At this point, we probably don’t need to explain that the Coronavirus has been declared an insurance catastrophe.
Potential losses are now estimated to be more than $10 billion, with approximately 250,000 business interruption policies in question.
The consensus is that pandemics were not contemplated for coverage under most business interruption policies. In July 2020, the Insurance Council of Australia (ICA) and Australian Financial Complaints Authority (AFCA) pursued a case to clarify the wording in pandemic exclusions. In November 2020, the NSW Court of Appeal ruled against insurers and held that policies should not exclude COVID-19-related business interruption losses.
While the ICA seeks to appeal against the decision, it’s important to consider whether your business has the team in place to support the potentially significant increase in claims volumes that many are anticipating as a result of the court’s decision.
Australia is moving on with life in a new ‘covid-normal’ world, but many insurance professionals are cautious about leaving secure employment due to the uncertainty around future restrictions that may result from coronavirus outbreaks. Insurance is already a candidate short market, and this caution is making it difficult for many businesses to hire from the small pool of ‘active candidates’.
What is a candidate short market?
The term implies there is a low number of qualified people available to fill job vacancies. Hiring conditions become extremely competitive and businesses are introduced to a multitude of challenges, including:
Candidates expecting salaries that are too high
Candidates who refuse to relocate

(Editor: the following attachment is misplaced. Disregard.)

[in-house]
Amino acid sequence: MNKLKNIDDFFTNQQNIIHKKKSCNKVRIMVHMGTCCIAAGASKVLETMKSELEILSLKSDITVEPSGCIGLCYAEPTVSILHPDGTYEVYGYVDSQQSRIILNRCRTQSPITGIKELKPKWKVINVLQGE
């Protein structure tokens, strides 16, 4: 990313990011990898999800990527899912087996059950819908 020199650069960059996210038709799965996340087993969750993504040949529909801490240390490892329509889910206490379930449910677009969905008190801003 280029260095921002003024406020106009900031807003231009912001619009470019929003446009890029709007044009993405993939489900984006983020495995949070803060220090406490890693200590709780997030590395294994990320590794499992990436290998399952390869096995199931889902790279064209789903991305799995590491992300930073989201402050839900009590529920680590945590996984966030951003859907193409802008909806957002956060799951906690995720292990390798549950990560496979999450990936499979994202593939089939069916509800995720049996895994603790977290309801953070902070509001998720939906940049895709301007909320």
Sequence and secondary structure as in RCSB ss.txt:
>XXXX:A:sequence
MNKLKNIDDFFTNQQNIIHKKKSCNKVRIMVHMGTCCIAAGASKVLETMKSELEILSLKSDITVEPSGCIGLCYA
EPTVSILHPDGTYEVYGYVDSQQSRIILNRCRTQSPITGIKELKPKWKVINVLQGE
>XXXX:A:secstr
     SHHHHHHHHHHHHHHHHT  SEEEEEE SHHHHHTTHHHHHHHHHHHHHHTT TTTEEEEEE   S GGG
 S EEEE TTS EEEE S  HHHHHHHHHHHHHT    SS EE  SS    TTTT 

Candidates being offered multiple roles from different companies
Candidates lacking the right skills
Candidates who are overqualified
Why is the market short on candidates?
Formerly, the employment market has relied on international talent to assist in filling vacant roles. Now that borders have closed, hiring managers are restricted to searching through a smaller, local talent pool. In addition to this issue, means to migrate international talent may also decrease as unemployment rates push the government to prioritise local employment.
In an industry that is highly competitive, and people-based, businesses realise that talent is one of their greatest drivers of success and have become better at retaining their employees. Where businesses have made talent management a strategic focus, their employees have benefited from investments in the development of their skills, knowledge, and abilities. As a result, employees are loyal and less willing to leave their employer for a competitor – further reducing the number of job seekers in the market.
Employee loyalty has grown stronger over the last year during the pandemic. Employers who have supported their employees through the pandemic have created an increased sense of security for their employees. This sense of security is heightened by the harsh reality that many people had lost their jobs due to the pandemic. It feels safer to stay with an employer who had supported them during the pandemic than move to another employer where that sense of security and trust has not yet been formed.
Another major factor impacting the insurance job market is that there is a lack of university education for roles in the insurance industry. With that, there are fewer people who make a conscious choice to pursue a career in insurance.